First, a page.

Sweener v. Saint-Gobain Performance Plastics Corporation et al

Filing 34

MEMORANDUM-DECISION AND ORDERED, that Defendants Motion (Dkt. No. 27) is GRANTED in part and DENIED in part; and it is further ORDERED, that Plaintiffs causes of action for negligence and strict liability survive Defendants Motion, and Plaintiffs cause of action for private nuisance is DISMISSED with prejudice. Signed by Senior Judge Lawrence E. Kahn on February 07, 2018. (sas)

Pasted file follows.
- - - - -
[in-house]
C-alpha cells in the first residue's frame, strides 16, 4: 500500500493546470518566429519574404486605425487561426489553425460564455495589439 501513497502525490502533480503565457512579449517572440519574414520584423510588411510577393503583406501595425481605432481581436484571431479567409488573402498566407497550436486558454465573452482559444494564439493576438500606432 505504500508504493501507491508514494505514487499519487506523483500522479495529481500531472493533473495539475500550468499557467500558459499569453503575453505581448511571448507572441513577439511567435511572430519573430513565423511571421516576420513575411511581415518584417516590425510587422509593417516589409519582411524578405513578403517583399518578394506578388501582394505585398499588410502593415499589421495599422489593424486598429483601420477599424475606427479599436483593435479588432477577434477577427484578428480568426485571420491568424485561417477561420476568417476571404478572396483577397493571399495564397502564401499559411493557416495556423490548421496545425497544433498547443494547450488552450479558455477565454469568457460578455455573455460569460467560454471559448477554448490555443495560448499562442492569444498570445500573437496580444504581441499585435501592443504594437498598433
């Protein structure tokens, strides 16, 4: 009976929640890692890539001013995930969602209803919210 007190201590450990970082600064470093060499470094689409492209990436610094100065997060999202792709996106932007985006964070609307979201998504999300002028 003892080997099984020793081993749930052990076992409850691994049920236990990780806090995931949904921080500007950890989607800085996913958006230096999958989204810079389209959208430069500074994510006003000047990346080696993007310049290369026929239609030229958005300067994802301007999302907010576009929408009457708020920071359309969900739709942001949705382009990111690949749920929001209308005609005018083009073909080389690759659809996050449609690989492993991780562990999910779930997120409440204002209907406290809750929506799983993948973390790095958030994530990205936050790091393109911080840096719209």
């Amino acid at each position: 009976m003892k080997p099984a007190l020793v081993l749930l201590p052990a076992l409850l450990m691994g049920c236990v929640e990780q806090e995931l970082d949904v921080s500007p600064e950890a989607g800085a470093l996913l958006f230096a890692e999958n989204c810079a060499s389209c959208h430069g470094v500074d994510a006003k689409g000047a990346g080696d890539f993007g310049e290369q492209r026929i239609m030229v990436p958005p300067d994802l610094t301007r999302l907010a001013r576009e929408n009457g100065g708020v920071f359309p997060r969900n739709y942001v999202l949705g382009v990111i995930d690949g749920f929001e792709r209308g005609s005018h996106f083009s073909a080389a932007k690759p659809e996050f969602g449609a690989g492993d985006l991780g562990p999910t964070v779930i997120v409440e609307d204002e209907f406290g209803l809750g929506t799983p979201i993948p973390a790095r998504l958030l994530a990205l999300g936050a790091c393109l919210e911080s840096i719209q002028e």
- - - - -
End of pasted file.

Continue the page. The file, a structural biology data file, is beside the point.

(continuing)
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UNITED STATES DISTRICT COURT NORTHERN DISTRICT OF NEW YORK ANN SWEENER, Plaintiff, -against- 1:17-CV-0532 (LEK/DJS) SAINT-GOBAIN PERFORMANCE PLASTICS CORPORATION, et al., Defendants. MEMORANDUM-DECISION AND ORDER I. INTRODUCTION This action is one of several before the Court stemming from the contamination of groundwater with perfluorooctanoic acid (“PFOA”) in the Village of Hoosick Falls, New York. Dkt. No. 16 (“Amended Complaint”) ¶¶ 16–18. Plaintiff Ann Sweener alleges that defendants Saint-Gobain Performance Plastics Corp. and Honeywell International Inc. contaminated the Village’s groundwater by discharging PFOA from one or more manufacturing facilities they operated within the Village. Id. According to Plaintiff, this contamination caused her to suffer personal injuries, including uterine cancer. Id. ¶ 69. Presently before the Court is Defendants’ motion to dismiss the Amended Complaint as time-barred. Dkt. Nos. 27 (“Motion”), 27-1 (“Memorandum”). For the reasons that follow, the Motion is granted in part and denied in part. II. BACKGROUND A. Factual Background The following facts are taken from the allegations in the Amended Complaint, which are assumed to be true when deciding a motion to dismiss for failure to state a claim. Bryant v. N.Y. State Educ. Dep’t, 692 F.3d 202, 210 (2d Cir. 2012). PFOA is a man-made chemical used, among other things, “to make fabrics water and stain resistant.” Am. Compl. ¶¶ 20–21. The substance is also “used in the process of making Teflon and similar chemicals.” Id. ¶ 20. According to Plaintiff, “[t]here are numerous health risks associated with chronic exposure to PFOA and these risks are present even when ingested at seemingly low levels.” Id. ¶ 22. Studies have found that people exposed to PFOA “have increased risk of” several types of cancer, including uterine and ovarian cancers. Id. ¶ 25. In 2016, the U.S. Environmental Protection Agency (“EPA”) “issued a lifetime drinking water health advisory of 70 parts per trillion [(“ppt”)] for human exposure to PFOA.” Id. ¶ 23. The New York State Department of Health has identified a small factory at 14 McCaffrey Street as “a probable source” of Hoosick Falls’s PFOA contamination. Id. ¶ 28. A second facility at 1 Liberty Street has been identified as a “potential [contamination] site, meaning that preliminary information suggests that the site and surrounding areas may be contaminated.” Id. ¶ 30. Both sites are presently owned by Saint-Gobain and were previously owned by Honeywell. Id. ¶¶ 30, 32–35. Samples from the McCaffrey Street facility revealed PFOA levels approximately forty times greater than EPA guidelines. Id. ¶ 31. Between 1986 and 2004, Defendants utilized PFOA to manufacture stain resistant fabrics and other products at the McCaffrey Street facility. Id. ¶¶ 32–37, 40. Plaintiff alleges that Defendants’ industrial waste disposal practices “resulted in the discharged of PFOA into the soil, and, ultimately, into the local water.” Id. ¶¶ 39, 43. Due to Defendants’ conduct, Plaintiff alleges, the Village’s municipal water supply contains PFOA levels that far exceed the EPA’s health 2 advisory limit of 70 ppt. Id. ¶¶ 48–49. Tests conducted in June 2015 revealed PFOA levels more than eight times that level. Id. ¶¶ 47–49. The Village’s municipal water supply provides drinking water to nearly 95% of its approximately 3,500 residents. Id. ¶¶ 44–45. In November 2015, the EPA recommended that Village residents no longer use the municipal water supply for drinking and cooking due to the high levels of PFOA. Id. ¶ 50. In late 2015, Saint-Gobain began providing free bottled water to Village residents, and agreed to fund the installation of a filtration system on the municipal water system to remove PFOA. Id. ¶ 51. In January 2016, New York State designated the McCaffrey Street facility a state Superfund site. Id. ¶ 53. The State also classified PFOA as a hazardous substance by emergency regulation. Id. ¶ 54. Plaintiff has resided in Hoosick Falls continuously since 1990. Id. ¶ 60. During that time, she utilized the municipal water supply for drinking, cooking, bathing, washing clothes, and gardening. Id. ¶ 61. As a result, she was unknowingly exposed to PFOA for approximately twenty-five years. Id. ¶ 62. On August 25, 2010, Plaintiff was diagnosed with stage III uterine cancer. Id. ¶ 63. She underwent chemotherapy from October 2010 to January 2011, and received radiation therapy between April 2011 and March 2015. Id. ¶¶ 64–65. Following the discovery of PFOA in the Village’s drinking water, Plaintiff was tested for PFOA in February 2016. Id. ¶ 66. In May 2016, Plaintiff received the test results, which revealed PFOA levels that were approximately thirty times the national average. Id. ¶ 67. B. Procedural History Plaintiff commenced this action on May 15, 2017. Dkt. No. 1 (“Complaint”). Defendants moved to dismiss the Complaint pursuant to Rule 12(b)(6) of the Federal Rules of Civil 3 Procedure for failure to state a claim on June 30, 2017. Dkt. No. 13 (“First Motion”). On July 10, 2017, Plaintiff filed the Amended Complaint, Am. Compl., mooting the First Motion, Dkt. No. 17 (“July 10 Order”). On August 7, 2017, Defendants moved to dismiss the Amended Complaint for failure to state a claim. Mot. Specifically, Defendants argue that Plaintiff’s claims are untimely under New York law and must be dismissed. See generally Mem. Plaintiff opposes the Motion, Dkt. No. 32 (“Opposition”), and Defendants submitted a reply, Dkt. No. 33 (“Reply”). III. LEGAL STANDARD To survive a motion to dismiss for failure to state a claim pursuant to Rule 12(b)(6) of the Federal Rules of Civil Procedure, a “complaint must contain sufficient factual matter, accepted as true, to ‘state a claim to relief that is plausible on its face.’” Ashcroft v. Iqbal, 556 U.S. 662, 678 (2009) (quoting Bell Atl. Corp. v. Twombly, 550 U.S. 544, 570 (2007)). A court must accept as true the factual allegations contained in a complaint and draw all inferences in favor of the plaintiff. Allaire Corp. v. Okumus, 433 F.3d 248, 249–50 (2d Cir. 2006). Plausibility, however, requires “enough fact[s] to raise a reasonable expectation that discovery will reveal evidence of [the alleged misconduct].” Twombly, 550 U.S. at 556. The plausibility standard “asks for more than a sheer possibility that a defendant has acted unlawfully.” Iqbal, 556 U.S. at 678 (citing Twombly, 550 U.S. at 556). “[T]he pleading standard Rule 8 announces does not require ‘detailed factual allegations,’ but it demands more than an unadorned, the-defendant-unlawfully-harmed-me accusation.” Id. (quoting Twombly, 550 U.S. at 555). Where a court is unable to infer more than the mere possibility of the alleged misconduct 4 based on the pleaded facts, the pleader has not demonstrated that she is entitled to relief and the action is subject to dismissal. Id. at 678–79. IV. DISCUSSION Plaintiff alleges that Defendants’ contamination of the Village’s municipal water supply with PFOA caused her to suffer “severe and permanent” personal injuries, including uterine cancer. Am. Compl. ¶ 69. She brings claims under New York law for negligence, id. ¶¶ 77–89, strict liability, id. ¶¶ 90–96, and private nuisance, id. ¶¶ 97–102.1 Defendants argue that Plaintiff’s claims are untimely under New York Civil Practice Law and Rules (“CPLR”) § 214-c and 42 U.S.C. § 9658, a provision of the Comprehensive Environmental Response, Compensation, and Liability Act (“CERCLA”) that preempts state statutes of limitations for certain claims based on exposure to harmful substances. Mem. at 3–14. Additionally, Defendants argue that Plaintiff cannot rely on CPLR § 214-f to revive her claims because construing this provision to revive time-barred claims would violate the Due Process Clause of the New York State Constitution. Id. at 15–22. “When a defendant raises a statutory bar such as the statute of limitations as an affirmative defense, dismissal under Rule 12(b)(6) is appropriate if ‘it is clear from the face of the complaint, and matters of which the court may take judicial notice, that the plaintiff’s claims are barred as a matter of law.’” NXIVM Corp. v. Foley, No. 14-CV-1375, 2015 WL 12748008, at *5 (N.D.N.Y. Sept. 17, 2015) (Kahn, J.) (quoting Staehr v. Hartford Fin. Servs. Grp., 547 1 In light of the Court’s decisions in Baker v. Saint-Gobain Performance Plastics Corp., 232 F. Supp. 3d 233, 249 (N.D.N.Y. 2017) (Kahn, J.), and Benoit v. Saint-Gobain Performance Plastics Corp., No. 16-CV-1057, 2017 WL 3316132, at *11–12 (N.D.N.Y. Aug. 2, 2017) (Kahn, J.), Plaintiff has withdrawn her nuisance claim. Opp’n at 25. 5 F.3d 406, 425 (2d Cir. 2008). Because the statute of limitations is an affirmative defense, a defendant bears the burden of showing that a claim is untimely. Bano v. Union Carbide Corp., 361 F.3d 696, 710 (2d Cir. 2004). The Court considers each of Defendants’ arguments below. A. Section 214-c 1. New York’s Toxic Tort Limitations Period Defendants first argue that Plaintiff’s claims are untimely under § 214-c. Mem. at 3–9. Enacted in 1986, § 214-c, “New York’s toxic tort remedial Statute of Limitations,” Jensen v. Gen. Elec. Co., 623 N.E.2d 547, 549 (N.Y. 1993), provides a three-year period in which to commence actions seeking damages for “personal injury or injury to property caused by the latent effects of exposure to any substance or combination of substances,” § 214-c(2). “[T]he time for initiating a cause of action for damages resulting from exposure to a harmful substance begins to run from the date that the ‘injury’ was discovered or could have been discovered with reasonable diligence.” Matter of New York Cty. DES Litig., 678 N.E.2d 474, 475 (N.Y. 1997). “The statute was enacted to ‘provide relief to injured New Yorkers whose claims would otherwise be dismissed for untimeliness simply because they were unaware of the latent injuries until after the limitation period had expired.’” Jenson, 623 N.E.2d at 549 (quoting 1986 N.Y. Legis. Ann. at 287 (statement of Sen. R.B. Stafford)). Before its adoption, the limitations period “began to run as of the date of exposure, regardless of the date on which the injury was discovered.” Id. at 550 (collecting cases). In Matter of New York County DES Litigation, the New York Court of Appeals held that the three-year period under § 214-c(2) begins to run “when the injured party discovers the primary condition on which the claim is based.” 678 N.E.2d at 475. 6 The statute provides a limited exception where the cause of injury is not immediately known. If a plaintiff discovers the cause of injury within five years of discovering her injury, then she may commence an action within one year of discovering the previously unknown cause, assuming additional conditions are satisfied. § 214-c(4); see also Gaillard v. Bayer Corp., 986 F. Supp. 2d 241, 250 (E.D.N.Y. 2013) (“[Section 214-c(4)] provides that any extension of the limitations period requires that ‘the discovery of the cause of injury’ be ‘alleged to have occurred less than five years after discovery of the injury.’”). In sum, New York plaintiffs seeking damages for latent injury caused by toxic substances have a maximum of six years from the discovery of injury to commence an action. A plaintiff has five years from discovery of injury to determine the cause, if it is not immediately apparent, and then one year in which to file suit. 2. Timeliness of Plaintiff’s Claims under § 214-c Plaintiff commenced this action on May 15, 2017. Compl. She alleges that her suit is timely under § 214-c because “she did not discover and could not have reasonably discovered her high levels of PFOA before May, 2016,” when she received her blood test results. Am. Compl. ¶ 73. Defendants argue that the latest date on which she could have brought this action was six years after her August 25, 2010 cancer diagnosis, or August 25, 2016. Mem. at 3–6. Resolution of this dispute turns on whether Plaintiff discovered her injury when she was diagnosed with cancer in 2010 or when she learned she had high levels of PFOA in her blood. The Court agrees that Plaintiff’s claims are not timely under § 214-c. The Amended Complaint suggests that Plaintiff’s injury occurred in May 2016 because that is when she learned that she had high levels of PFOA in her blood. Am. Compl. ¶ 73. However, New York law is clear that, for purposes of § 214-c, “discovery of injury” occurs 7 “when the injured party discovers the primary condition on which the claim is based.” Matter of New York Cty. DES Litig., 678 N.E.2d at 475. The plaintiff in Matter of New York County DES Litigation had a variety of reproductive health problems, suffering multiple miscarriages between 1980 and 1986 and losing a preterm baby in 1988. Id. In 1992, she sued several manufactures of DES, a drug her mother had taken when pregnant that, it was later discovered, caused latent health problems in patients’ offspring. Id. at 475–76. Plaintiff was unaware that DES may have been the cause of her health problems until 1989, when her physician noted that “her medical history revealed ‘classic symptoms of DES.’” Id. at 476. She argued that her time for commencing her action under § 214-c did not commence until 1989 when she learned that DES may have caused her condition. Id. The New York Court of Appeals rejected this argument, holding “the only reasonable inference is that when the Legislature used the phrase ‘discovery of the injury’ it meant discovery of the physical condition and not, as plaintiff argue[d], the more complex concept of discovery of both the condition and the nonorganic etiology of that condition.” Id. at 478. “Thus, in many cases, discovery of an injury occurs when the plaintiff is actually diagnosed as suffering from a particular condition or disease, even though unaware of its cause.” Bartlett v. Moore Bus. Forms, Inc., No. 96-CV-1632, 2000 WL 362022, at *4 (N.D.N.Y. Mar. 30, 2000). “The fact that there may be a delay before ‘the connection between th[e] symptoms and the injured’s exposure to a toxic substance is recognized’ does not delay the start of the limitations period.” Bano, 361 F.3d at 709 (alterations in original) (quoting Matter of New York Cty. DES Litig., 678 N.E.2d 474). “All that is necessary to start the limitations period [of 214-c(2)] is that plaintiff be aware of the primary condition for which damages are sought.” Id. 8 (alterations in original) (quoting Whitney v. Quaker Chem. Corp., 683 N.E.2d 768, 769 (N.Y. 1997)); see also Gaillard v. Bayer Corp., 986 F. Supp. 2d 241, 250 (E.D.N.Y. 2013) (“The statute provides that any extension of the limitations period requires that ‘the discovery of the cause of injury’ be ‘alleged to have occurred less than five years after discovery of the injury.’ . . . To the extent plaintiff again attempts to argue that she was not aware of the cause of her symptoms, knowledge of the cause is irrelevant to this requirement.” (quoting § 214-c(4)); Martin v. 159 W. 80 Street Corp., 770 N.Y.S.2d 720, 722 (App. Div. 2004) (“The three-year statute of limitations of CPLR 214-c(2) runs from the time a plaintiff discovers an injury, that is, from the time she realizes that she has the physical manifestations of illness, regardless of when she learns of the cause.” (collecting cases)). Here, the “primary condition for which damages are sought,” Matter of New York Cty. DES Litig., 678 N.E.2d at 475, is Plaintiff’s cancer, which was diagnosed in August 2010. Thus, even applying § 214-c(4)’s unknown cause exception, Plaintiff’s claims expired in August 2016 at the latest. See Freier v. Westinghouse Elec. Corp., 303 F.3d 176, 184 (2d Cir. 2002) (“[Section] 214-c(4) gives the plaintiff five years after the discovery (actual or constructive) of the injury to ascertain its cause. If he does not (or cannot) discover the etiology within five years, then he is barred by the statute of limitations.”). Because she commenced this action approximately nine months later in May 2017, her claims are untimely under § 214-c. 3. Equitable Tolling Plaintiff argues that the limitations period under § 214-c should be equitably tolled. Opp’n at 14–20. “Under the doctrine of equitable tolling, a complainant may be allowed to file his or her claim outside the applicable limitations period if, because of some action on the 9 defendant’s part, the complainant was unaware that the cause of action existed.” Long v. Frank, 22 F.3d 54, 58 (2d Cir. 1994) (citing Dillman v. Combustion Eng’g, Inc., 784 F.2d 57, 60 (2d Cir. 1986)). Equitable tolling applies to Plaintiff’s claims, she argues, because Defendants “fraudulently conceal[ed] PFOA disposal into the municipal water system for decades with no remorse, and with no warning to the residents of Hoosick Falls.” Opp’n at 14. Defendants counter that Plaintiff has not alleged “that subsequent and specific actions by [D]efendants somehow kept [her] from timely bringing suit.” Mem. at 8 (quoting McCormick v. Favreau, 919 N.Y.S.2d 572, 577 (App. Div. 2011)). Defendants also argue in their Reply that equitable estoppel does not apply to claims governed by § 214-c. Reply at 2–3. As explained below, the Court agrees with Defendants that equitable estoppel does not apply to Plaintiff’s claims. The Court need not address Defendants’ argument that equitable estoppel does not apply to claims governed by § 214-c, Reply at 2–3, because “[a]rguments raised for the first time in reply papers need not be considered,” Tillery v. NYS Office of Alcohol & Substance Abuse Servs., No. 13-CV-1528, 2014 WL 2434954, at *3 n.6 (N.D.N.Y. May 30, 2014) (Kahn, J.) (citing United States v. Yousef, 327 F.3d 56, 115 (2d Cir. 2003)). In any event, the Court disagrees with Defendants’ interpretation of New York law. While at least one federal case supports Defendants’ contention, see In re Ephedra Prod., No. 04-MD-1598, 2006 WL 944705, at *1 (S.D.N.Y. Apr. 10, 2006) (“[T]he New York Court of Appeals has held that CPLR § 214-c is the exclusive remedy for a plaintiff’s late discovery of injury caused by exposure to a substance.” (citing Matter of New York Cty. DES Litig., 678 N.E.2d at 475)), vacated sub nom. Giordano v. Mkt. Am., Inc., 289 F. App’x 467 (2d Cir. 2008), New York courts do not appear to have expressly held that claims under § 214-c cannot be equitably tolled. Defendants overstate 10 the Appellate Division’s holding in Byrd v. Pinecrest Manor, 918 N.Y.S.2d 558 (App. Div. 2011). Compare Reply at 3 (describing Byrd as “holding that, where the statute of limitations under CPLR 214-c has run, ‘the doctrine of equitable estoppel has no application’”), with Byrd, 918 N.Y.S.2d at 560 (“Contrary to the plaintiffs’ contention, the doctrine of equitable estoppel has no application under the circumstances presented.” (emphasis added)). The Byrd court declined to apply equitable estoppel because it was not justified by the facts presented, not because the doctrine does not apply to claims under § 214-c. While courts have consistently declined to toll § 214-c’s limitations period, none have held that it cannot be tolled as a matter of law as Defendants argue. E.g., Thoma v. Town of Schodack, 776 N.Y.S.2d 109, 111 (App. Div. 2004) (“Neither does the doctrine of equitable estoppel preclude defendant from raising a statute of limitations defense [under § 214-c].”); see also Plumbing Supply, LLC v. Exxonmobil Oil Corp., No. 14-CV-3674, 2016 WL 1611490, at *4–5 (S.D.N.Y. Apr. 21, 2016) (concluding that the plaintiff’s allegations did not support equitable estoppel of a claim governed by § 214-c); Gaillard v. Bayer Corp., 986 F. Supp. 2d 241, 250 n.7 (E.D.N.Y. 2013) (“[T]here are no alleged grounds for equitable estoppel in this case.” (emphasis added)); Mancuso v. Consol. Edison Co. of New York, 905 F. Supp. 1251, 1260 (S.D.N.Y. 1995), (“[T]his case is one of the rare cases where the appropriate course is to grant summary judgment denying plaintiffs the benefit of equitable estoppel.”), aff’d 216 F.3d 1072 (2d Cir. 2000). Notably, the Court has been unable to locate a single New York case tolling the limitations period under § 214-c. On the other hand, the fact that courts routinely consider whether tolling is appropriate suggests that Defendants are mistaken and a claim governed by § 214-c may be tolled where appropriate. In light of the cases discussed above, the Court must 11 consider whether the facts alleged in the Amended Complaint justify tolling the limitations period under § 214-c. “Equitable estoppel is appropriate where the plaintiff is prevented from filing an action within the applicable statute of limitations due to his or her reasonable reliance on deception, fraud or misrepresentations by the defendant.” Putter v. N. Shore Univ. Hosp., 858 N.E.2d 1140, 1142 (N.Y. 2006). “To invoke equitable estoppel, the plaintiff has ‘to establish that subsequent and specific actions by [the] defendant [] somehow kept [him or her] from timely bringing suit.’” Robare v. Fortune Brands, Inc., 833 N.Y.S.2d 753, 755 (App. Div. 2007) (alterations in original) (quoting Zumpano v. Quinn, 849 N.E.2d 926, 929 (N.Y. 2006)). “For the doctrine to apply, a plaintiff may not rely on the same act that forms the basis for the claim—the later fraudulent misrepresentation must be for the purpose of concealing the former tort.” New York State Workers’ Comp. Bd. v. Fuller & LaFiura, CPAs, P.C., 46 N.Y.S.3d 266, 273 (App. Div. 2017) (quoting Ross v. Louise Wise Servs., Inc., 868 N.E.2d 189 (N.Y. 2007)), lv. denied 2011 WL 4978965 (N.Y. 2011). Plaintiff argues that equitable tolling is justified here because Defendants “fraudulently conceal[ed] PFOA disposal into the municipal water system.” Opp’n at 14. Specifically, Plaintiff alleges that Defendants “withheld information from the public” regarding the contamination. Opp’n at 15; see also Am. Compl. ¶¶ 71 (“Defendants failed to warn of the dangerous nature of PFOA and failed to give instruction to Plaintiff and her fellow Hoosick Falls citizens on the avoidance of PFOA.”), 72 (“Because of Defendants’ failure to disclose and active concealment of the true character, quality and nature of the release of PFOA, Defendants are estopped from relying on any Statute of Limitations in their defense of this action.”). Plaintiff’s theory is that 12 Defendants failed to disclose that they had contaminated the Village’s water supply. “Typically, ‘mere silence or failure to disclose the wrongdoing is insufficient’” to support equitable tolling. Indoafric Exps. Private Co. v. Citibank, N.A., 696 F. App’x 551, 552 (2d Cir. 2017) (quoting Ross, 868 N.E.2d at 198); see also Gaia House Mezz LLC v. State St. Bank & Tr. Co., 720 F.3d 84, 90 (2d Cir. 2013) (“[A] party’s silence does not give rise to a claim of equitable estoppel.”). “Where a defendant has a “duty to speak,” however, and fails to do so, a plaintiff’s reliance on a defendant’s silence can provide grounds for equitable tolling.” Indoafric Exps., 696 F. App’x at 552 (quoting Gaia House, 720 F.3d at 90). Plaintiff does not allege any specific fraudulent act to support tolling the limitations period under § 214-c. As the cases above make clear, Defendants’ failure to disclose their alleged misconduct cannot support equitable tolling. E.g., Burpee v. Burpee, 578 N.Y.S.2d 359, 362 (Sup. Ct. 1991) (“The doctrine of equitable estoppel usually comes into play when some conduct by a defendant, after his initial wrongdoing, has prevented the plaintiff from discovering or suing upon the initial wrong.” (quoting Smith v. Smith, 830 F.2d 11, 13 (2d Cir. 1987))); see also Quinn, 849 N.E.2d at 930 (“Conduct like this might be morally questionable[,] . . . but it is not fraudulent concealment as a matter of law. A wrongdoer is not legally obliged to make a public confession, or to alert people who may have claims against it, to get the benefit of a statute of limitations.”). Plaintiff’s theory of misrepresentation by omission is not unlike the one rejected in Bano v. Union Carbide Corp., No. 99-CV-1329, 2003 WL 1344884, at *6 (S.D.N.Y. Mar. 18, 2003), aff’d in part, vacated in part, 361 F.3d 696 (2d Cir. 2004). The Bano plaintiffs brought claims under federal law and New York common law based on a toxic gas leak at the defendant’s 13 industrial plant. Id. at *1. The court explained that “[w]here no fiduciary relationship exists between the parties that would place an obligation of disclosure on defendants, plaintiffs must show actual misrepresentation by the defendant.” Id. at *6 (citing Jordan v. Ford Motor Co., 426 N.Y.S.2d 359, 360–61 (App. Div. 1980)). Judge Keenan concluded that the plaintiff’s allegation that defendants “withheld information regarding the ‘scale of contamination at the . . . facility,’” did not justify equitable tolling because the complaint did not allege that the defendant “made any misrepresentation to plaintiffs.” Id. at *7. Equitable estoppel would have applied, the court explained, if defendants had “published inaccurate information leading [the plaintiff] to believe the cause of her injuries was wholly unrelated to any contamination at the plant.” Id.; see also Gen. Stencils v. Chiappa, 219 N.E.2d 169, 170–71 (N.Y. 1966) (holding that the defendant bookkeeper who had stolen from the plaintiff over many years and concealed the theft by misrepresenting the plaintiff’s accounts was estopped from asserting a statute of limitations defense because her ongoing, active concealment had prevented the plaintiff from discovering the fraud). Like the Bano plaintiffs, Plaintiff has not identified any public statements made by Defendants that misrepresented their handling of PFOA or the scale of contamination. Nor is there any indication that Defendants were fiduciaries or had any other special relationship requiring them to accurately disclose their mishandling of PFOA. Therefore, Plaintiff has failed to plead facts to support an inference of fraudulent concealment and cannot assert equitable estoppel. 14 B. Section 214-f Because Plaintiff’s claims are not timely under § 214-c, the Court must consider whether they can be brought under § 214-f. Section 214-f provides that “an action to recover personal damages for injury caused by contact with or exposure to any substance or combination of substances contained within an area designated as a superfund site” under New York or federal law “may be commenced by the plaintiff within the period allowed pursuant to [§ 214-c] or within three years of such designation of such an area as a superfund site, whichever is latest.” Enacted in July 2016, the so-called “Hoosick Falls Legislation” was, according to Plaintiff, “created specifically for the Superfund sites in Hoosick Falls as a result of PFOA contamination.” Opp’n at 6. Plaintiff’s claims are plainly timely under § 214-f because she commenced this action in May 2017, less than a year and a half after New York designated the Superfund site in Hoosick Falls. Am. Compl. ¶ 53. However, Defendants argue that by reviving claims that are otherwise untimely, § 214-f violates their due process rights under the New York State Constitution. Mem. at 17–22. The Due Process Clause of the New York Constitution provides that “[n]o person shall be deprived of life, liberty or property without due process of law.” N.Y. Const. art. I, § 6. Under New York law, statutes that revive otherwise time-barred claims are subject to due process scrutiny. See Hymowitz v. Eli Lilly & Co., 539 N.E.2d 1069, 1079–80 (N.Y. 1989) (rejecting a due process challenge to a statute that provided an additional year in which to bring expired claims based on latent effects of several drugs and chemicals).2 2 The revival of time-barred claims does not violate due process under the Fourteenth Amendment to the United States Constitution. Plaut v. Spendthrift Farm, Inc., 514 U.S. 211, 229 (1995) (citing Chase Sec. Corp. v. Donaldson, 325 U.S. 304 (1945)). 15 As Defendants correctly note, “the Second Circuit [recently] observed that New York courts have applied two different standards for evaluating due process challenges to revival statutes: (1) the ‘serious injustice’ standard under [Gallewski v. H. Hentz & Co., 93 N.E.2d 620, 624 (N.Y. 1950)] and (2) the standard of ‘reasonableness’ articulated in [Robinson v. Robins Dry Dock & Repair Co., 144 N.E. 579 (N.Y. 1924)].” Mem. at 16 (citing In re World Trade Ctr. Lower Manhattan Disaster Site Litig., 846 F.3d 58, 69 (2d Cir. 2017)). They argue that § 214-f violates due process because it fails to satisfy either standard. Id. at 17–22. The New York Court of Appeals recently clarified the standard under which New York courts must analyze a due process challenge to a claim revival statute. In response to two certified questions from the Second Circuit, the Court of Appeals explained that “[a]ny purported dichotomy between Robinson’s and Gallewski’s holdings is illusory.” In re World Trade Ctr. Lower Manhattan Disaster Site Litig., 2017 WL 5574387, at *14–15, __ N.E.3d __ (N.Y. 2017). Reviewing its claim revival jurisprudence, the court explained that “[t]he salient facts in each [case] . . . fall into the same pattern. First, there existed an identifiable injustice that moved the legislature to act. . . . Second, in each case, the legislature’s revival of the plaintiff’s claims for a limited period of time was reasonable in light of that injustice.” Id. at *15 (citing Hymowitz, 539 N.E.2d at 1079–80; Gallewski, 93 N.E.2d at 625; Robinson, 144 N.E. at 583; McCann v. Walsh Constr. Co., 123 N.Y.S.2d 509, 510–11 (App. Div. 1953), aff’d, 119 N.E.2d 596 (N.Y. 1954)). The court concluded that “a claim-revival statute will satisfy the Due Process Clause of the State Constitution if it was enacted as a reasonable response in order to remedy an injustice.” Id. “A more heightened standard,” the court explained, “would be too strict. In the context of a claimrevival statute, there is no principled way for a court to test whether a particular injustice is 16 ‘serious’ or whether a particular class of plaintiffs is blameless; such moral determinations are left to the elected branches of government. ” Id. The Court is unaware of any New York court ever striking down a claim-revival statute under the Due Process Clause. See id. at *19 (Rivera, J., concurring) (“Indeed, every time this Court has considered the issue in the past it has upheld the legislature’s claim-revival statute as a proper response to the problem the legislature sought to address.”); see also In re World Trade Ctr., 846 F.3d at 69 (“[N]either party has cited to us, nor have we found, any case in which any New York state court has struck down any statute reviving expired claims.”). In light of the standard clarified in In re World Trade Center, the Court concludes that § 214-f does not violate Defendants’ due process rights because the provision “was enacted as a reasonable response in order to remedy an injustice.” 2017 WL 5574387, at *15. Section 214-f was enacted to allow individuals such as Plaintiff, who suffer latent injuries stemming from environmental contamination, to pursue claims that would otherwise be time-barred simply because a defendant’s tortious conduct was unknown. See Sponsor Memo, S. 6824A (N.Y. 2016) (“Individuals in Hoosick Falls should not be denied any legal recourse simply because the statute of limitations has run on a claim they never knew that they had.”), available at https://www.nysenate.gov/legislation/bills/2015/s6824/amendment/a. Allowing such plaintiffs three years after the designation of a Superfund site in which to bring their claims is plainly reasonable under New York law. See Hymowitz, 539 N.E.2d at 1079–80 (rejecting a due process challenge to a statute that granted an additional year in which to bring claims for personal latent personal injuries caused by harmful exposure); McCann, 123 N.Y.S.2d at 510–11 (same). While § 214-f extends the limitations period for three years rather than one, nothing in the cases 17 discussed above suggests that the modest addition of two years in which to commence suit is unreasonable. Defendants’ argument that § 214-f is unreasonable because it “key[s] the statute of limitations to prospective superfund designations by third-party agencies, rather than any action or conduct of the parties,” Mem. at 19, is unpersuasive. Defendants cite no cases to suggest that limitations periods must be triggered by parties’ actions in order to be valid. In fact, New York cases suggest the opposite. E.g., Gallewski, 93 N.E.2d at 625 (upholding a statute that retroactively tolled the statute of limitations for the period during which the plaintiff’s country was under German occupation during World War II); Robinson, 144 N.E. at 583 (rejecting a due process challenge to statute that revised claims in response to a U.S. Supreme Court decision). The Court has considered Defendants’ additional objections, none of which support barring Plaintiff’s claims.3 V. CONCLUSION Accordingly, it is hereby: ORDERED, that Defendants’ Motion (Dkt. No. 27) is GRANTED in part and DENIED in part; and it is further ORDERED, that Plaintiff’s causes of action for negligence and strict liability survive Defendant’s Motion, and Plaintiff’s cause of action for private nuisance is DISMISSED with prejudice; and it is further 3 Because Plaintiff’s claims are timely under § 214-f, the Court need not address whether CERCLA preempts New York’s statute of limitations or whether Plaintiff’s claims are timely under CERCLA. Mem. at 9–14; Opp’n at 20–25. 18 ORDERED, that the Clerk of the Court shall serve a copy of this Memorandum-Decision and Order on all parties pursuant to the Local Rules. IT IS SO ORDERED. DATED: February 07, 2018 Albany, New York 19